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The treatment of pain in patients with substance use disorders creates tensions for clinicians between undertreating pain and enabling opioid analgesic misuse.
To characterize prevalence and factors associated with aberrant opioid analgesic behaviors in a cohort of HIV infected individuals who are at high risk for opioid analgesic misuse.
We assessed pain and substance use disorders in a cross-sectional study that enrolled 296 participants from the Research on Access to Care in the Homeless (REACH) cohort, a community-based sample of indigent HIV-infected adults. We measured aberrant opioid behaviors, defined as major or minor depending on level of risk of harm to patients, using Audio Computer Assisted Technology (ACASI).
Most participants (91.2%) reported pain in the week prior to interview, with the majority of these experiencing severe pain (53.7%). Over two-thirds (69.2%) met criteria for a lifetime history of cocaine, amphetamine, or heroin/opioid use disorder as defined by the Diagnostic and Statistical Manual of Mental Disorders, 4th ed. (DSM-IV). Over one-third of the sample (37.4%) had a history of aberrant opioid behavior within 90 days of interview. One-fifth (18.5%) had a history of “major” aberrant behaviors.
In this high risk population, severe pain is common and aberrant opioid behaviors are prevalent but not universal. As recommended by American Pain Society and American Academy of Pain Medicine guidelines, when prescribing opioid analgesics, clinicians must consider variation in the severity of aberrant behaviors, particularly aberrant behaviors that may represent undertreatment of pain.
As rates of both opioid analgesic prescriptions and opioid analgesic misuse rise [1, 2], clinicians experience increasing concerns about facilitating misuse . In order to reduce opioid misuse, the American Pain Society (APS) and American Academy of Pain Medicine (AAPM) recommend that clinicians perform a risk assessment for aberrant behaviors in all individuals who receive an opioid prescription [4–6]. While a number of screening tools for opioid misuse have been developed and tested [7, 8], a recent review noted that none can be recommended confidently for routine use . In the absence of available screening tools, clinicians must rely on relatively insensitive methods such a patient’s personal history of illicit substance use. These assessments may yield a high rate of false positive risk screens .
Patients with past illicit drug use and HIV disease are particularly at risk for both prescription opioid misuse and undertreatment of pain [9–19]. The prevalence of chronic pain among individuals with HIV disease ranges from 25% to 80% [20–22]. Clinicians face difficult decisions about which patients with pain who also have a personal history of illicit substance use or use disorders can be prescribed opioid analgesics safely. We identified only three studies that evaluated aberrant behaviors in this population [19, 23, 24]. All three studies provide evidence of positive associations between unrelieved pain and aberrant use of prescription opioid analgesics; however, none used Audio Computer Assisted (ACASI) technology to measure a comprehensive list of aberrant behaviors and focused on a high risk, community-based sample.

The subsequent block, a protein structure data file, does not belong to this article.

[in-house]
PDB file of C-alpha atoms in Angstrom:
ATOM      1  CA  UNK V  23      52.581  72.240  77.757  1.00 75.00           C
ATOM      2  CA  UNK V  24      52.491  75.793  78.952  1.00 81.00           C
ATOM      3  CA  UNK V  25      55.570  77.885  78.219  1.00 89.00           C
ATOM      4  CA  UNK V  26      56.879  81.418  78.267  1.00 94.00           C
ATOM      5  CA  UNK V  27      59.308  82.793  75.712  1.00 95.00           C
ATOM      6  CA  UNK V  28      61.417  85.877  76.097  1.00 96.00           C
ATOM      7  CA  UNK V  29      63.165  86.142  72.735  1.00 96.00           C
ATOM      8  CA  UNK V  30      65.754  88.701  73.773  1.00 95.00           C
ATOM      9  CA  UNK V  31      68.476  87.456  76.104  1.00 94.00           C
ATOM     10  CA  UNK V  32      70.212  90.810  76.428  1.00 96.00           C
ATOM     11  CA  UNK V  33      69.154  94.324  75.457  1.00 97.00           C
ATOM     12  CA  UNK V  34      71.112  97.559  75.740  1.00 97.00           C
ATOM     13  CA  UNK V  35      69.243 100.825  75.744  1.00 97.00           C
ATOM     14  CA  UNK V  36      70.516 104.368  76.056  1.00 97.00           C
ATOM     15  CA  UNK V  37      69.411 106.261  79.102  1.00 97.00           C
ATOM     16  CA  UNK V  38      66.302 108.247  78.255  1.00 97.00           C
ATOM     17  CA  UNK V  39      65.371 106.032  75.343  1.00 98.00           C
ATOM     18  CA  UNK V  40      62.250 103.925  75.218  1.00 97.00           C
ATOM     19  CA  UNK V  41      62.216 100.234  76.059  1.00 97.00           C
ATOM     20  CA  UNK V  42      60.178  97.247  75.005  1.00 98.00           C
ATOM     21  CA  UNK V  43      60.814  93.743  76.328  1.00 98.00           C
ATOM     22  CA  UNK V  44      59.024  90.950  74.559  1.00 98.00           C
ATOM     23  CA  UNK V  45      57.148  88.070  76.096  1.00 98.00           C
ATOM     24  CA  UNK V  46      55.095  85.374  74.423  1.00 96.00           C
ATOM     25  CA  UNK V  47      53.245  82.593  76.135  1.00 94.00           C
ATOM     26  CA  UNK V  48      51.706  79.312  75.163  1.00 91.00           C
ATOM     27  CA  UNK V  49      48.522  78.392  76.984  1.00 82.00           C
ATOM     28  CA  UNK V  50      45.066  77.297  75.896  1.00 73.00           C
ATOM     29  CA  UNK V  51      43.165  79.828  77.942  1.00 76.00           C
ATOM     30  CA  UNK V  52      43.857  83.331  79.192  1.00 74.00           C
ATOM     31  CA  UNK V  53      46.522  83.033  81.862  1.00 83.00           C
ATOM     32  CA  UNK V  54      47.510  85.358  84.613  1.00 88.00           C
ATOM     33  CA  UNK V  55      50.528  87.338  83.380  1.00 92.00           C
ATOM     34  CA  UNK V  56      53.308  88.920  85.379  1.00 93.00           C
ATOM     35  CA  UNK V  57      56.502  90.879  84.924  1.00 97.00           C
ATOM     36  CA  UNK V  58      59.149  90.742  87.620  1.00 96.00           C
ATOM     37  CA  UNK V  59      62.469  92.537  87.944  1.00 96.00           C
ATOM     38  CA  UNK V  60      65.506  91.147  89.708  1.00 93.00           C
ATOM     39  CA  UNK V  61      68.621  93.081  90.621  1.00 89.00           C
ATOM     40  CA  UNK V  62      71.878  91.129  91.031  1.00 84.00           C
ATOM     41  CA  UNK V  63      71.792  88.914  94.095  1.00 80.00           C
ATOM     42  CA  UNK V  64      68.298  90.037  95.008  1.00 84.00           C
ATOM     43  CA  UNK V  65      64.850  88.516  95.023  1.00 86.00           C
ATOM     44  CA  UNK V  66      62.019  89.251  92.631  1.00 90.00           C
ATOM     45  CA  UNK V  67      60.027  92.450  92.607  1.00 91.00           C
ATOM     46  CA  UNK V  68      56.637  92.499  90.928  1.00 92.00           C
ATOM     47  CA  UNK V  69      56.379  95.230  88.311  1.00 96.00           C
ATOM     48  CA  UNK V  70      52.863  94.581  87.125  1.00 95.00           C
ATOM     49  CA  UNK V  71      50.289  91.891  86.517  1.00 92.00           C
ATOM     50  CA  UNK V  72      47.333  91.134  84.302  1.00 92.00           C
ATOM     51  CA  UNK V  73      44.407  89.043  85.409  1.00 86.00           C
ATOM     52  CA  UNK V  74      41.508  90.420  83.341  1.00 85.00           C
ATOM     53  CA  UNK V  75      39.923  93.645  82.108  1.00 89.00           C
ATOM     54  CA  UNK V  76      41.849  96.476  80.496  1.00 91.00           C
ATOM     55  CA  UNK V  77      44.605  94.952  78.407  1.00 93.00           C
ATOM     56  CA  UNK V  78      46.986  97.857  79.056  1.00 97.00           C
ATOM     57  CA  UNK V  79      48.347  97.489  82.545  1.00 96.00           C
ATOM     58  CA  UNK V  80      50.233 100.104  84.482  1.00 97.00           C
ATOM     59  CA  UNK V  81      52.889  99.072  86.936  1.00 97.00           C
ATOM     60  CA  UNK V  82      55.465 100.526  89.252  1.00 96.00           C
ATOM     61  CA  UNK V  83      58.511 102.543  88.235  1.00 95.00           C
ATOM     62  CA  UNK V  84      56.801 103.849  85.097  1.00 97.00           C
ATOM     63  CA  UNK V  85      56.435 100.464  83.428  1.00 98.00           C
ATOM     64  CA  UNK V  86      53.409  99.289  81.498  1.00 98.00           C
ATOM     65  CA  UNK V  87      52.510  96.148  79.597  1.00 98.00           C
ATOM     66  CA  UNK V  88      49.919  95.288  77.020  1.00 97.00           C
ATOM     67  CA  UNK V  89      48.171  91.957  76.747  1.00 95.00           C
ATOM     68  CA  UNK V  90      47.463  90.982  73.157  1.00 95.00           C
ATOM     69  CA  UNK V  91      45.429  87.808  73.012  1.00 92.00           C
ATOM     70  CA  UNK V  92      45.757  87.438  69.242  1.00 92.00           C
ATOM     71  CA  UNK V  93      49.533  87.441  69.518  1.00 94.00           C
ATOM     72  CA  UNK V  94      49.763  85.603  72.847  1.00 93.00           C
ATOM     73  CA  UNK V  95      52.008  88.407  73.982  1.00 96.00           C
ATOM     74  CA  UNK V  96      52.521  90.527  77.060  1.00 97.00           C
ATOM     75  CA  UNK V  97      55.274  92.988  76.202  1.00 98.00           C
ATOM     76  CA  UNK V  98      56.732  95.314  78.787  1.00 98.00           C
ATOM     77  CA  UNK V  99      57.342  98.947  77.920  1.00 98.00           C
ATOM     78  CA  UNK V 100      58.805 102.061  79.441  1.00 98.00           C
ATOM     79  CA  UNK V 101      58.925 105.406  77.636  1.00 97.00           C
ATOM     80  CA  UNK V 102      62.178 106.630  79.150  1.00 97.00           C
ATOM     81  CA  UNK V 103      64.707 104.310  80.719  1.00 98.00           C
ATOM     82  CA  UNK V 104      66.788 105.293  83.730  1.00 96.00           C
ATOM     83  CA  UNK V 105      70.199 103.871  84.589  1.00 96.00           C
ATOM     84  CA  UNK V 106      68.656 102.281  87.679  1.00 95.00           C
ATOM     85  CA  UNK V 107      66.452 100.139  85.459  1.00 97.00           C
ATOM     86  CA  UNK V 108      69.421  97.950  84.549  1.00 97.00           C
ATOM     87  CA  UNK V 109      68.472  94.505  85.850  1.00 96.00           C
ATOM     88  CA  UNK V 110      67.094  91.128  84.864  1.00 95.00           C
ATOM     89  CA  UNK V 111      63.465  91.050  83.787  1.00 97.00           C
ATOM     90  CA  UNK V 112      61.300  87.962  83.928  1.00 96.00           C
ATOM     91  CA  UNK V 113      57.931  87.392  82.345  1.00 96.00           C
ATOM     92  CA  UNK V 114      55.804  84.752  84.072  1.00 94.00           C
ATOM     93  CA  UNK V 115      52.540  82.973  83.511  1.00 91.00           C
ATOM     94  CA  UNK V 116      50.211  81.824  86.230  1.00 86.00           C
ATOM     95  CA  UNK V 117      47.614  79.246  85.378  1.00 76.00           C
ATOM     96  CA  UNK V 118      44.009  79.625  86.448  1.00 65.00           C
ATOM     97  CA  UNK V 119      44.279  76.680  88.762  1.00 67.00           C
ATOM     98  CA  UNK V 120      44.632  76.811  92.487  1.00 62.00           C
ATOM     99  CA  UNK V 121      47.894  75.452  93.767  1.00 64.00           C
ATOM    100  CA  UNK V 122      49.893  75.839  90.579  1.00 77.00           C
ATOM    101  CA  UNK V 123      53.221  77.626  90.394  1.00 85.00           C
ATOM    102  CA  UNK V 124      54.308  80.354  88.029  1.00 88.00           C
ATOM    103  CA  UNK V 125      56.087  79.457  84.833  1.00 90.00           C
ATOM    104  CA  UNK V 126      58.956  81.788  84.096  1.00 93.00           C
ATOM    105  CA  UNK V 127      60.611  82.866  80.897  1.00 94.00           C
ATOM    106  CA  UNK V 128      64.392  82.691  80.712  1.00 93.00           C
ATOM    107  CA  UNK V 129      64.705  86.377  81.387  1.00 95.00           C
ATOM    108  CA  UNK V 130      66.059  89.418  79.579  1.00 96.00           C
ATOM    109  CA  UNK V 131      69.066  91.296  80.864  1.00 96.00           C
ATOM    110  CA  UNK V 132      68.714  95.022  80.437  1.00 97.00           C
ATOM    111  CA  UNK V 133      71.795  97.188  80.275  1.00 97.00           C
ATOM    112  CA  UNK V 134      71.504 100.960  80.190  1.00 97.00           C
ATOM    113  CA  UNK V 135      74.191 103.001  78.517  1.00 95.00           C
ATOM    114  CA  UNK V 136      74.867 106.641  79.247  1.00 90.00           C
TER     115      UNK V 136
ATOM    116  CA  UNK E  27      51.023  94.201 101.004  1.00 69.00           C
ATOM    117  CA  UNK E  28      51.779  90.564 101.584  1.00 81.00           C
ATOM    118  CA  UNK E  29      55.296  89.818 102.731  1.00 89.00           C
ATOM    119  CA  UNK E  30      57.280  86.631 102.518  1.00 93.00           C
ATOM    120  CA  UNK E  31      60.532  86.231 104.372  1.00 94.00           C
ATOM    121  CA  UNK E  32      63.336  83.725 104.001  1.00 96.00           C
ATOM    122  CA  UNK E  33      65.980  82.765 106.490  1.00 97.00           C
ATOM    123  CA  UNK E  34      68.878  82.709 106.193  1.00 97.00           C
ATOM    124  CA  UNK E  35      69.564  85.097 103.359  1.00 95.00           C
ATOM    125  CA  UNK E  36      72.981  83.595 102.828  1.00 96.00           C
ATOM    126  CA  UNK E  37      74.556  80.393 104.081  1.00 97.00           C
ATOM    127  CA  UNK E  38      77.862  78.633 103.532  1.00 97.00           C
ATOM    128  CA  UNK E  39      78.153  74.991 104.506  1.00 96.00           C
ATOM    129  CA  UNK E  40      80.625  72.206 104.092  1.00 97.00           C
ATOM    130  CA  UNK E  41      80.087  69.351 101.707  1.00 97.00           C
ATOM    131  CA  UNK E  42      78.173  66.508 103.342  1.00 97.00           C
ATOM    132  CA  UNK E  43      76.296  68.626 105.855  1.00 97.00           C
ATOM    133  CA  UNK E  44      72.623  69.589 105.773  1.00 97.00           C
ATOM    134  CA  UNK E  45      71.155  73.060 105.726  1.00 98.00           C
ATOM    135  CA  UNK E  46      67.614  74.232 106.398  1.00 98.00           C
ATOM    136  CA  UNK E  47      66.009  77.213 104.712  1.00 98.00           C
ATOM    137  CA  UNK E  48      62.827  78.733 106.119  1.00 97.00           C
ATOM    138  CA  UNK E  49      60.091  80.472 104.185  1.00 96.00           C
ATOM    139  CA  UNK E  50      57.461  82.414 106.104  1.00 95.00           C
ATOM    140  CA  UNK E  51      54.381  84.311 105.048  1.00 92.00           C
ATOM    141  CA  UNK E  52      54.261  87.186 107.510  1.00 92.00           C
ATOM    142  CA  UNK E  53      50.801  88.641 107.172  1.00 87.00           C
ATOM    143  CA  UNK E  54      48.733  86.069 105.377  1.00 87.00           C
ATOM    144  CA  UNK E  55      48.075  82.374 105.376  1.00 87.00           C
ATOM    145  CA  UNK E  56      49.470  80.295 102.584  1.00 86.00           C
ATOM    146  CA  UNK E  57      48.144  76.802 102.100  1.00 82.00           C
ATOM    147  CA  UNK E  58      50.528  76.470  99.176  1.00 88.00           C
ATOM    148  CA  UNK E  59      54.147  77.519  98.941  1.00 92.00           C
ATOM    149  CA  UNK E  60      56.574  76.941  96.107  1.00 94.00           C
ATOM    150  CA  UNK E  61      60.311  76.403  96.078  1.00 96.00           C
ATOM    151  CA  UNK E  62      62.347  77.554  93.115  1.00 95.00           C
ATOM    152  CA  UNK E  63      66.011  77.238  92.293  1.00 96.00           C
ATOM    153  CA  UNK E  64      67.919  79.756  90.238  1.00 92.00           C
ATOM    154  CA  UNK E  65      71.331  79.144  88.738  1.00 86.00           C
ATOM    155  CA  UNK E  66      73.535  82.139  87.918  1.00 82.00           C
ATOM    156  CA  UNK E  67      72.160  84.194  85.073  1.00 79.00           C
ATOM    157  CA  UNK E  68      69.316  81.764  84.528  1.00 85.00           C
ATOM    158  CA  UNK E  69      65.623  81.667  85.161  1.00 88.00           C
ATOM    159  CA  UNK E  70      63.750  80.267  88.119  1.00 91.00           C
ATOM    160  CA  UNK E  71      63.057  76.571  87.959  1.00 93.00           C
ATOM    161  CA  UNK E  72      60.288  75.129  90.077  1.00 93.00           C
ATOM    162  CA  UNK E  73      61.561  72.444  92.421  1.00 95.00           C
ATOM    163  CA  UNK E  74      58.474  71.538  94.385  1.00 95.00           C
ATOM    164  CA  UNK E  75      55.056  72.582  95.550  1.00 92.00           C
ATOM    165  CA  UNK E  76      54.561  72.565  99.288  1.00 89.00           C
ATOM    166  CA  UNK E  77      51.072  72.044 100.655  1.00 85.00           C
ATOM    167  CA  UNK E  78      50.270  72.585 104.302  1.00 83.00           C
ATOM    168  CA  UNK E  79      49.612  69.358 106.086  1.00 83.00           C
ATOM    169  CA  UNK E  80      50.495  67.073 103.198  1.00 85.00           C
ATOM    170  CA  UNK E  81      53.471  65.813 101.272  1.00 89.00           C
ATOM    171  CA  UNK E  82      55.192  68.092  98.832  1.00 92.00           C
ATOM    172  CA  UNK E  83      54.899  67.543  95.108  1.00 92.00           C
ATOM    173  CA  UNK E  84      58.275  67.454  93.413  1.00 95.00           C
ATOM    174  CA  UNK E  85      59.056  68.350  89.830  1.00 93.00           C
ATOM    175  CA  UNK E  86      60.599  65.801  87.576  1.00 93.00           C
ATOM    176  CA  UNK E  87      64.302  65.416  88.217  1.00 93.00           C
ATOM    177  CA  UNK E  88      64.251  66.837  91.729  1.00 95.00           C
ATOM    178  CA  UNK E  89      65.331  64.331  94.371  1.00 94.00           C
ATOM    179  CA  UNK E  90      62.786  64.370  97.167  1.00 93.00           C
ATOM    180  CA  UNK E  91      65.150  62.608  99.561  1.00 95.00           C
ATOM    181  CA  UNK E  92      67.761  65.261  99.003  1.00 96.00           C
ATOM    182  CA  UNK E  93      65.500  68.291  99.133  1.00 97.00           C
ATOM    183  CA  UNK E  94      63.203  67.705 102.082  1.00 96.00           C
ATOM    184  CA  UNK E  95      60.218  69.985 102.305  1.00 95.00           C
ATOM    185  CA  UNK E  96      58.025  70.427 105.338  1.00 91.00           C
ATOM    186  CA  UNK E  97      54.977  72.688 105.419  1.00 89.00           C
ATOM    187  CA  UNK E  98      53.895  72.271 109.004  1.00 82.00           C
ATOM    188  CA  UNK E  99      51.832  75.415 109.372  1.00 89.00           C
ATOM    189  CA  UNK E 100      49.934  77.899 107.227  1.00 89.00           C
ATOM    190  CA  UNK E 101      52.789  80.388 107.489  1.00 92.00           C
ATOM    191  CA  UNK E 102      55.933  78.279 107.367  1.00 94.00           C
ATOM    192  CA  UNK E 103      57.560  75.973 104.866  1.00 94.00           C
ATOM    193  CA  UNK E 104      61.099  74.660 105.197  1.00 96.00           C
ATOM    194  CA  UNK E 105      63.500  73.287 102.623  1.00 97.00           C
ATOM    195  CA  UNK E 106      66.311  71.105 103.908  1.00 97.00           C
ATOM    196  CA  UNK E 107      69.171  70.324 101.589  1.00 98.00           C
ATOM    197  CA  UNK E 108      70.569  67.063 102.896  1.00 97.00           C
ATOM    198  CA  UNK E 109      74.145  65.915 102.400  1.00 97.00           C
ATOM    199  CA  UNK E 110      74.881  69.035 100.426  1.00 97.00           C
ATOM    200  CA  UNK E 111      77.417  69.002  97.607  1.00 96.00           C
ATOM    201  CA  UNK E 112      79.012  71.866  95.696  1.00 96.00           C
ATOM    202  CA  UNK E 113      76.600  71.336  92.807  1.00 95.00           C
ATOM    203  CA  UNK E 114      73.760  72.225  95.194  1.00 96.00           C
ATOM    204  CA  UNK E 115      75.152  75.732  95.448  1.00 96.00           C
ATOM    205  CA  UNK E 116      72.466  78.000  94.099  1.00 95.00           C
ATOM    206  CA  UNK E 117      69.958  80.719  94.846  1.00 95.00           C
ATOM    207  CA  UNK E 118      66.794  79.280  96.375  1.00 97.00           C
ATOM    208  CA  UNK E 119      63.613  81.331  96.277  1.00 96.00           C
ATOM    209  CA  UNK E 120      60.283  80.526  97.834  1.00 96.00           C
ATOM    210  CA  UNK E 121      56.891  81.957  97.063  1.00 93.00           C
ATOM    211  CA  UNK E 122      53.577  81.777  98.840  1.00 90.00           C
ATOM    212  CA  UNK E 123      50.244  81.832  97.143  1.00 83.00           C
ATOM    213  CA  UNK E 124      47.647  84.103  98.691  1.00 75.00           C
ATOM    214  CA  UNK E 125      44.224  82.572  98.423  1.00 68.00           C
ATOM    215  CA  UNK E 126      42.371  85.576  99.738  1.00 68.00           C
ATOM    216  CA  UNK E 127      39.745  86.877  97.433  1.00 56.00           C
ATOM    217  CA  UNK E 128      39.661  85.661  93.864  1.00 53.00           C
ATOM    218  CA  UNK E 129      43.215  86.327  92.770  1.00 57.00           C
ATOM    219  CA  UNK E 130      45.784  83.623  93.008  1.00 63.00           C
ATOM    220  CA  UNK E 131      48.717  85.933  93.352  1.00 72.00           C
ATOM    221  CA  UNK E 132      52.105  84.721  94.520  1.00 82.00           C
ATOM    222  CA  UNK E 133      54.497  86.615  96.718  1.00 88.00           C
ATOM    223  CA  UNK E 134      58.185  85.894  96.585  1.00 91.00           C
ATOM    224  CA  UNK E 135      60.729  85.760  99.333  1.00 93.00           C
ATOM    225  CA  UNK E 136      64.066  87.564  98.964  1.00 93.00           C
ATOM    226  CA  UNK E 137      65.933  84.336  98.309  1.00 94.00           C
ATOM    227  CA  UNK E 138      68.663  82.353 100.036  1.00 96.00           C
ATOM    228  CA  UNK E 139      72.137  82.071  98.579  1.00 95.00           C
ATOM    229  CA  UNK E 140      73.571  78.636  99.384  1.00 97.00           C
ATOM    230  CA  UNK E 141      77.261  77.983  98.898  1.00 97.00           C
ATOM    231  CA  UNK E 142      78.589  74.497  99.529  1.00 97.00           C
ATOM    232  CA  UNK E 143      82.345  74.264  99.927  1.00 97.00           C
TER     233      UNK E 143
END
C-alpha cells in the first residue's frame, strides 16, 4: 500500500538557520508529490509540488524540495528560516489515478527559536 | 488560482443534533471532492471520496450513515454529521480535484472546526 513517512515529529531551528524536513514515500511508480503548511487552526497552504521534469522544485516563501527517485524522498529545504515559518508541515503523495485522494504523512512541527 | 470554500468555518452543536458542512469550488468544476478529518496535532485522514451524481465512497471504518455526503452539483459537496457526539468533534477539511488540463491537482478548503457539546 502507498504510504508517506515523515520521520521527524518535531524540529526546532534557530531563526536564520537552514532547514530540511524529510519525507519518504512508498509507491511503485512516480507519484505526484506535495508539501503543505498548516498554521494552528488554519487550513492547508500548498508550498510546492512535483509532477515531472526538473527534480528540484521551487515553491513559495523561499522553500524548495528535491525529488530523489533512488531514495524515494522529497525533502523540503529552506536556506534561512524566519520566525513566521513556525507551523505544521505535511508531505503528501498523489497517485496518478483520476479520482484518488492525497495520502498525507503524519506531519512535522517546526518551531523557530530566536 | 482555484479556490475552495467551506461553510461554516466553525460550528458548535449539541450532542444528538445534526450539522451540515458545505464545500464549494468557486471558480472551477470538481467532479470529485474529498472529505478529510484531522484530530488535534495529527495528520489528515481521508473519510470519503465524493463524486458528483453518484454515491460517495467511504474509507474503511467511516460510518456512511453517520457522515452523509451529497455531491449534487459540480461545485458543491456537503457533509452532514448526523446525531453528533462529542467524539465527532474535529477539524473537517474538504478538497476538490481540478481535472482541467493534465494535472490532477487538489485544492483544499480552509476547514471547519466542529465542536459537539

The Pain Study was designed to measure opioid analgesic misuse and aberrant behaviors in a high-risk, community-based cohort of HIV-infected indigent adults who have high rates of chronic nonmalignant pain (CNMP) and illicit substance use and who reside in an area known for the availability of non-medical prescription opioids .
The Pain Study co-enrolled participants from the Research on Access to Care in the Homeless (REACH) cohort, a community-based sample of homeless and marginally housed HIV-positive adults in San Francisco. The majority of this cohort was enrolled via systematic sampling [26–30]. Recruitment occurred at homeless shelters, free-meal programs, and single room occupancy hotels charging less than $600 per month.
Pain Study interviews took place at the UCSF Clinical and Translational Research Institute’s Tenderloin Clinical Research Center (TCRC), a university-affiliated, community-based research site. For the REACH study, interviewers conducted quarterly structured interviews including questions about sociodemographic characteristics, depression (Beck Depression Inventory) [31, 32], residential history, and past 90-day illicit substance and alcohol use. At each interview, participants underwent phlebotomy to assess CD4 count.
All REACH participants who came for an interview between September 2007 and June 2008 were invited to enroll in the Pain Study. The Pain Study baseline interview took place at the same visit or within one calendar week of the REACH study visit and involved a 45-minute interviewer-administered questionnaire with questions about pain, health service utilization, 90-day use of prescribed opioid analgesics and the medical use of analgesic medications.
Participants answered questions about aberrant opioid analgesic behavior using Audio Computer-Assisted (ACASI) technology to minimize response bias [33, 34]. To obtain valid diagnostic data regarding lifetime history of substance use disorder(s) including abuse and dependence, a trained interviewer conducted the Diagnostic Interview Schedule-IV (DIS-IV) alcohol and substance modules (full version for heroin/opiates, amphetamines, and cocaine/crack) [35, 36].
Participants were reimbursed $20 for participation in the baseline Pain Study Interview. The Institutional Review Board at UCSF approved the REACH and Pain Study protocols and instruments.